Full-sized 1971-1976 Chevrolet, Pontiac Safari, Oldsmobile, and Buick Estate station wagons all featured a remarkable design marketed as the Glide-Away tailgate, also called a “disappearing” tailgate because when open, the tailgate disappeared into the floor of the wagon, providing unrestricted access to the cargo area.
Most overlooked Cool Station Wagon: 1958 Mercury Commuter
What made the 1958 Mercury Commuter so cool wasn’t just that it was a two-door station wagon (like the 1955-1957 Chevy Nomads) but that it was a hardtop, with no B-pillar and frameless glass on the doors. With the windows down the interior was open to the outside world from the front vent windows to the curved rear cargo area glass.
First all-steel car-based station wagon: 1949 Plymouth Suburban
As you’ve already seen, wood was in heavy use in the construction of station wagons. While it provided a straightforward construction technique for manufacturers – particularly in building low volume models – after a period of time it created a headache for owners, as exposed wood requires additional maintenance. Plymouth led the trend toward all-steel wagons with their 1949 Suburban (yes, that’s right).
Last two-door station wagon: 1993 Volkswagen Fox
You’d think that as much as Americans love two-door station wagons that they’d always be available from at least one manufacturer, sadly that’s no longer the case. No manufacturer has sold a true two-door station wagon in the United States for over twenty years. Yes, we can call the Ferrari FF a shooting brake, but it’s no station wagon.
How Converting a Car Into a Station Wagon Improved its Appearance: AMC Pacer Station Wagon
Somehow the more squared-off wagon design improved the appearance of the love-it-or-hate-it AMC Pacer. Unfortunately, AMC apparently didn’t know what they had as most were covered on the sides by fake wood trim, moving the Pacer wagon back up the ugly meter.
Weirdest Fiberglass Station Wagon Made in Turkey: Anadol SV-1600
The SV–1600, first introduced in late 1973 by Turkish car maker Anadol, was the world’s first fiberglass-bodied 5-door station wagon. It remained in production until 1982, all models powered by a 68 HP 1.6L Ford pushrod four cylinder engine. 0-60 times were reported in the mid-14s.
How Converting a Car Into a Station Wagon Ruined its Appearance: Dodge Challenger Vista Cruiser
Back in 1973, some enterprising metalworker mated a very rare 1971 Dodge Challenger R/T SE to the roof from an Oldsmobile Vista Cruiser to create this “Sport Wagon” as the badge reads on the side. Who knows, the Challenger may become valuable enough in the future to cut off the roof and restore it to factory appearance.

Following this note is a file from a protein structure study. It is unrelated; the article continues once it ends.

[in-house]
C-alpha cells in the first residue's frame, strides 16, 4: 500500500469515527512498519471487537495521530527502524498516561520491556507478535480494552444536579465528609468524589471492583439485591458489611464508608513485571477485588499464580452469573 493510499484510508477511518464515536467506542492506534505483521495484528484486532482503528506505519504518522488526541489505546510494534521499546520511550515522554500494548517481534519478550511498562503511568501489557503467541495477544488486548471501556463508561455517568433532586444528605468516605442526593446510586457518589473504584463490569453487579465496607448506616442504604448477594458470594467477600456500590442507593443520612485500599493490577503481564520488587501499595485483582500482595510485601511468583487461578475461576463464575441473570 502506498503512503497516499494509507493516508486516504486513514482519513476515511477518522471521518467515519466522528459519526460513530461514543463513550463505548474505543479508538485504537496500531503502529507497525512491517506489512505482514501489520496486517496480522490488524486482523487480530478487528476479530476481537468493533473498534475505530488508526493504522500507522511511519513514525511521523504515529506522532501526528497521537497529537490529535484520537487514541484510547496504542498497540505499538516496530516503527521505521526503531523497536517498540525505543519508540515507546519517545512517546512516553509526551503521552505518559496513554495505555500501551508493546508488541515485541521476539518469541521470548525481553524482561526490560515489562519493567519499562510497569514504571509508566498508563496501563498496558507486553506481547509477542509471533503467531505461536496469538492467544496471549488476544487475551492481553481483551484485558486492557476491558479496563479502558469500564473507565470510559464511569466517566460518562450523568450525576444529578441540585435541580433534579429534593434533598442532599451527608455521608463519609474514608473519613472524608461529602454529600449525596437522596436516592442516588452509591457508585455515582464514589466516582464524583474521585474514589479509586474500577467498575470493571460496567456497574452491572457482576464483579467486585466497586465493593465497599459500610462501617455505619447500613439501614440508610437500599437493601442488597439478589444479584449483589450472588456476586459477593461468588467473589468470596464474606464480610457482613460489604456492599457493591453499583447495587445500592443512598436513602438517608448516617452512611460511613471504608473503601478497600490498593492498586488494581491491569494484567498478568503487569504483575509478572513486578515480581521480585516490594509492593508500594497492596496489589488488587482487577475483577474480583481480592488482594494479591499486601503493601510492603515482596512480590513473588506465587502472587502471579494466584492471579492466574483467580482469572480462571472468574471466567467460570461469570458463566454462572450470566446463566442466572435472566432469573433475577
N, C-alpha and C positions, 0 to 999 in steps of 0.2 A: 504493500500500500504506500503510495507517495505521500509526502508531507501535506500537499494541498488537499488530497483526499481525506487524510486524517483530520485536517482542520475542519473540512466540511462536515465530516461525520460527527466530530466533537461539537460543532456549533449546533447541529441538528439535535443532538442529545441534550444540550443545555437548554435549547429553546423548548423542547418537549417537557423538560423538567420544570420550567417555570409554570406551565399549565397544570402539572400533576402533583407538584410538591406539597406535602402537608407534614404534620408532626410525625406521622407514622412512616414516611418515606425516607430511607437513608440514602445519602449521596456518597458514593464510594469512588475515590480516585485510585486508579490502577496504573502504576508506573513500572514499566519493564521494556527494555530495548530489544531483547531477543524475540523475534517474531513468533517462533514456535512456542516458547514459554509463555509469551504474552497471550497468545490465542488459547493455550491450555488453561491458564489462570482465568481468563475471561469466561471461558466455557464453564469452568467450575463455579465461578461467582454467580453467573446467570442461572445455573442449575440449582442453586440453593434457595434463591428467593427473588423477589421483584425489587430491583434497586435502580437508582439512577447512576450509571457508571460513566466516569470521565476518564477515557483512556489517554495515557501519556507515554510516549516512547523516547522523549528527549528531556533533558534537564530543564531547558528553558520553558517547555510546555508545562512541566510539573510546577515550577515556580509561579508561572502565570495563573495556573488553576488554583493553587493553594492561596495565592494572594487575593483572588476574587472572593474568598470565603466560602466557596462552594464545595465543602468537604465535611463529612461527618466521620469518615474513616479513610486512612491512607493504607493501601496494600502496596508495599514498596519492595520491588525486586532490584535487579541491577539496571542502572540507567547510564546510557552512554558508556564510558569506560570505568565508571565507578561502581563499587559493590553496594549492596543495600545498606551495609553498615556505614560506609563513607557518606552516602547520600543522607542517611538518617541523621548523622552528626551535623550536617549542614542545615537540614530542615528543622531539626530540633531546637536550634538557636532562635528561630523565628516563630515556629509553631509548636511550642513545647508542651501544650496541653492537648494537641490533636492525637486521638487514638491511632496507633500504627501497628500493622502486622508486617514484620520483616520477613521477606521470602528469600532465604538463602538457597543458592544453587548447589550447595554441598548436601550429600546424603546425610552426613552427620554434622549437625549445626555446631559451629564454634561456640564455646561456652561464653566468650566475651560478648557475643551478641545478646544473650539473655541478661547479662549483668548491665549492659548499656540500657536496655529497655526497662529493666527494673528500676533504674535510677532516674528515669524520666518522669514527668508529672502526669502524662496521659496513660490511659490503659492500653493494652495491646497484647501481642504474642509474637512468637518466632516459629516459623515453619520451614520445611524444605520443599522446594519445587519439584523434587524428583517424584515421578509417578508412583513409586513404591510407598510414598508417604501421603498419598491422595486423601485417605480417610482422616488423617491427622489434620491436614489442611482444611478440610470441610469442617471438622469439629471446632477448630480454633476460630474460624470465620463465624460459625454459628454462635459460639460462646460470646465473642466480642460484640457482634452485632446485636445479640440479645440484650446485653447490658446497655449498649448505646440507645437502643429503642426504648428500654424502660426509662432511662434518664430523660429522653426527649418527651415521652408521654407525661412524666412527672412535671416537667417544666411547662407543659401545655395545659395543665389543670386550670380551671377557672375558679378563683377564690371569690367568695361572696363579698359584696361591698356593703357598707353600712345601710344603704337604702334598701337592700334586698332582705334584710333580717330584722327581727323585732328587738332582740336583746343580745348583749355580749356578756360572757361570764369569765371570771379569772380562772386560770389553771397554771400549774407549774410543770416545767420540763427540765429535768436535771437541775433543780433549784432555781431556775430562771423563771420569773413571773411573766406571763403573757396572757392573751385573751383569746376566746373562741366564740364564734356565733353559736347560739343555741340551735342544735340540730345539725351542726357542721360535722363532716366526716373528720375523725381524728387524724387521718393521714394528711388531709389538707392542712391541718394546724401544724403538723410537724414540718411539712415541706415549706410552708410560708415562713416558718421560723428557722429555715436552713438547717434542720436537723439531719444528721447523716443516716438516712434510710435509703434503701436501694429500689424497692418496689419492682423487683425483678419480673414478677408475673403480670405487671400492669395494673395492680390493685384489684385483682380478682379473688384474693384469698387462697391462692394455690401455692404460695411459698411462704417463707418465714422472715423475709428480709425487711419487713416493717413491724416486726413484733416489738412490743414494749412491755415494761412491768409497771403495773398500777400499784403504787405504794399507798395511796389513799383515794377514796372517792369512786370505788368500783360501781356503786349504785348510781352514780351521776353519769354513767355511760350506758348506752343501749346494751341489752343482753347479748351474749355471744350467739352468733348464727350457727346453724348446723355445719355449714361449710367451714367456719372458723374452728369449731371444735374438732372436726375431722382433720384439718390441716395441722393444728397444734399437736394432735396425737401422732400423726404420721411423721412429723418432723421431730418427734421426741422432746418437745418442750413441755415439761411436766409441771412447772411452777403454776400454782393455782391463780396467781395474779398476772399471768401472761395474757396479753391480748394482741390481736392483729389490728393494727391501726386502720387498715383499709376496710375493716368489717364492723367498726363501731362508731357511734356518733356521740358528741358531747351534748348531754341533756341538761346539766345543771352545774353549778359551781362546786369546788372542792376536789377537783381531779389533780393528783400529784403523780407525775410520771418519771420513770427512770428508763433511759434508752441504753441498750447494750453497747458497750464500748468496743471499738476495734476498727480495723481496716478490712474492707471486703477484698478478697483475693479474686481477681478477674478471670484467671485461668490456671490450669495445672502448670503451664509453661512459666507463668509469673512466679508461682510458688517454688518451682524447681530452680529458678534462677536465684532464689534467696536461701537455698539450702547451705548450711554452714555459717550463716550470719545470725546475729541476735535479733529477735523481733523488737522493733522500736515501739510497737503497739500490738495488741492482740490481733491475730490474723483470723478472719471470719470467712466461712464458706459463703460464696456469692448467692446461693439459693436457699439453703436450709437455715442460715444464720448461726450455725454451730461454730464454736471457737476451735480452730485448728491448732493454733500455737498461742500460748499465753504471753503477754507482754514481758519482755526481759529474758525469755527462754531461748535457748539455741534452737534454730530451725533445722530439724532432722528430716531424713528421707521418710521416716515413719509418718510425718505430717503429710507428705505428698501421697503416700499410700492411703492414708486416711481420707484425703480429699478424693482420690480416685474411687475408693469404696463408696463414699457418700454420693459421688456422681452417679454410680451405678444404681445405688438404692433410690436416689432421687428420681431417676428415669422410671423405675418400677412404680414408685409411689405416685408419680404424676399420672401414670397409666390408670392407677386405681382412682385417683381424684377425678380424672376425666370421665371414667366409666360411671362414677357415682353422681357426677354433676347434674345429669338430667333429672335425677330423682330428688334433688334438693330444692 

The Smallest Station Wagon: 1961 – 1969 Morris Mini Traveller and Austin Mini Countryman
These two-door wagons featured double “barn”-style rear doors. Both were built on a Mini chassis that had been extended by four inches to still tiny 84 inches. Upscale models had decorative, non-structural wood inserts in the rear body making them appear somewhat like a Woodie of the 1950s. Approximately 200,000 of these little wagons were built of their eight year production run.
Gnarliest Station Wagon Ever Conceived: 1963 Wagon-Master
Conceived by actor and drag racer “TV” Tommy Ivo in 1961, it was sold and converted into the Wagon-Master. Run as an exhibition racer, not fitting within NHRA rules, but instead intended to put on a great show for the crowds, which the Wagon-Master did. With four Buick V-8s (total of 1816 cubic inches), two powering the front axle, two powering the rear, the Wagon-Master was capable of running the entire quarter mile in a cloud of tire smoke. The crowds loved it.
Quite Possibly the Ugliest Station Wagon Ever: Intermeccanica Murena
Intermeccania, which started as a Canadian-owned Italian manufacturer of racing components to a maker of replica Porsches in Canada somewhere in between built 11 of the hideous wagon for Murena Motors of New York between 1969 and 1970. Powered by a 360 HP Ford 429 V-8 and a three-speed automatic transmission, the model isn’t even mentioned on the Intermeccania website.
The Station Wagon That Was Too Little, Too Late: 1973 Chevy SS Wagon
The initials SS (for Super Sport) hold a special place in the hearts of Chevy fans, but only once were they ever seen on the side of a station wagon. In 1973 Chevrolet offered an SS station wagon with the option of a 454 CID V8 engine, though by this point point early emissions controls held power down to 245 HP. The SS option required either a 350 or 454 with either a four-speed manual or a Turbo Hydra-Matic transmission. 1973 was also the final year for the SS option.